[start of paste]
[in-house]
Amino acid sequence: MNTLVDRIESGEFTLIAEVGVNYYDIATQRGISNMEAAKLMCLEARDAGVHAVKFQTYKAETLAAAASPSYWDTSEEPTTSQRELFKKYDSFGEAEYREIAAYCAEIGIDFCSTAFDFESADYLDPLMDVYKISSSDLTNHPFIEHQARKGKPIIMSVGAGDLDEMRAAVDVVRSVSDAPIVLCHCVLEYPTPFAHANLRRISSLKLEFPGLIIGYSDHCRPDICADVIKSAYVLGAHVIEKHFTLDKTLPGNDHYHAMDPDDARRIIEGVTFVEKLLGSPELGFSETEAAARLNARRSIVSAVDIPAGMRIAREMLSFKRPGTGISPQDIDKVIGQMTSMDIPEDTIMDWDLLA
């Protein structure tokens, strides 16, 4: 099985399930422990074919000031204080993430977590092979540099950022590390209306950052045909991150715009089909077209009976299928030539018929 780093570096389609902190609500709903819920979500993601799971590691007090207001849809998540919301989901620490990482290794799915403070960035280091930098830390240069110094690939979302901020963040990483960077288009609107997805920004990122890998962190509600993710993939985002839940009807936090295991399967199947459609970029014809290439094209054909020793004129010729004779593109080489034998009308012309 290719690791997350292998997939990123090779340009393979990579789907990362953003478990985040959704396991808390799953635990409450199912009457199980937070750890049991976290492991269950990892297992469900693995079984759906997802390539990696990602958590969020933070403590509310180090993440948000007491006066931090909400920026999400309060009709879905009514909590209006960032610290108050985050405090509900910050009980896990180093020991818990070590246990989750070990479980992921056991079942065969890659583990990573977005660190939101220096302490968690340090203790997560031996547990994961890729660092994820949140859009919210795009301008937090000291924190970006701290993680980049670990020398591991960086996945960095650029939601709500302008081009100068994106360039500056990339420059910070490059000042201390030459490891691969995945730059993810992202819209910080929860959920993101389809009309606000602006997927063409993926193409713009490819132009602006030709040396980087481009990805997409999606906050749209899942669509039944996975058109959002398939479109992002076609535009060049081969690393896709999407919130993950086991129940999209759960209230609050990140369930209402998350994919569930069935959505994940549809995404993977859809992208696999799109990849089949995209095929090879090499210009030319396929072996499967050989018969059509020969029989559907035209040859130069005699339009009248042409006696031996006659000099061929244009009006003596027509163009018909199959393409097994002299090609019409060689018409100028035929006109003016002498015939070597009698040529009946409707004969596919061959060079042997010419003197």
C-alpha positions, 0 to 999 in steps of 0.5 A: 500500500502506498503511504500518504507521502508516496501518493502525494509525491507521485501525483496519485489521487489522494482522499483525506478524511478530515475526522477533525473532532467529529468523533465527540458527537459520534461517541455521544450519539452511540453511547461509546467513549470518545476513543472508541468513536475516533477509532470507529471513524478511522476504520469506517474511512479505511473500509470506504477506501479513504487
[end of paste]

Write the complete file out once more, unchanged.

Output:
[in-house]
Amino acid sequence: MNTLVDRIESGEFTLIAEVGVNYYDIATQRGISNMEAAKLMCLEARDAGVHAVKFQTYKAETLAAAASPSYWDTSEEPTTSQRELFKKYDSFGEAEYREIAAYCAEIGIDFCSTAFDFESADYLDPLMDVYKISSSDLTNHPFIEHQARKGKPIIMSVGAGDLDEMRAAVDVVRSVSDAPIVLCHCVLEYPTPFAHANLRRISSLKLEFPGLIIGYSDHCRPDICADVIKSAYVLGAHVIEKHFTLDKTLPGNDHYHAMDPDDARRIIEGVTFVEKLLGSPELGFSETEAAARLNARRSIVSAVDIPAGMRIAREMLSFKRPGTGISPQDIDKVIGQMTSMDIPEDTIMDWDLLA
């Protein structure tokens, strides 16, 4: 099985399930422990074919000031204080993430977590092979540099950022590390209306950052045909991150715009089909077209009976299928030539018929 780093570096389609902190609500709903819920979500993601799971590691007090207001849809998540919301989901620490990482290794799915403070960035280091930098830390240069110094690939979302901020963040990483960077288009609107997805920004990122890998962190509600993710993939985002839940009807936090295991399967199947459609970029014809290439094209054909020793004129010729004779593109080489034998009308012309 290719690791997350292998997939990123090779340009393979990579789907990362953003478990985040959704396991808390799953635990409450199912009457199980937070750890049991976290492991269950990892297992469900693995079984759906997802390539990696990602958590969020933070403590509310180090993440948000007491006066931090909400920026999400309060009709879905009514909590209006960032610290108050985050405090509900910050009980896990180093020991818990070590246990989750070990479980992921056991079942065969890659583990990573977005660190939101220096302490968690340090203790997560031996547990994961890729660092994820949140859009919210795009301008937090000291924190970006701290993680980049670990020398591991960086996945960095650029939601709500302008081009100068994106360039500056990339420059910070490059000042201390030459490891691969995945730059993810992202819209910080929860959920993101389809009309606000602006997927063409993926193409713009490819132009602006030709040396980087481009990805997409999606906050749209899942669509039944996975058109959002398939479109992002076609535009060049081969690393896709999407919130993950086991129940999209759960209230609050990140369930209402998350994919569930069935959505994940549809995404993977859809992208696999799109990849089949995209095929090879090499210009030319396929072996499967050989018969059509020969029989559907035209040859130069005699339009009248042409006696031996006659000099061929244009009006003596027509163009018909199959393409097994002299090609019409060689018409100028035929006109003016002498015939070597009698040529009946409707004969596919061959060079042997010419003197």
C-alpha positions, 0 to 999 in steps of 0.5 A: 500500500502506498503511504500518504507521502508516496501518493502525494509525491507521485501525483496519485489521487489522494482522499483525506478524511478530515475526522477533525473532532467529529468523533465527540458527537459520534461517541455521544450519539452511540453511547461509546467513549470518545476513543472508541468513536475516533477509532470507529471513524478511522476504520469506517474511512479505511473500509470506504477506501479513504487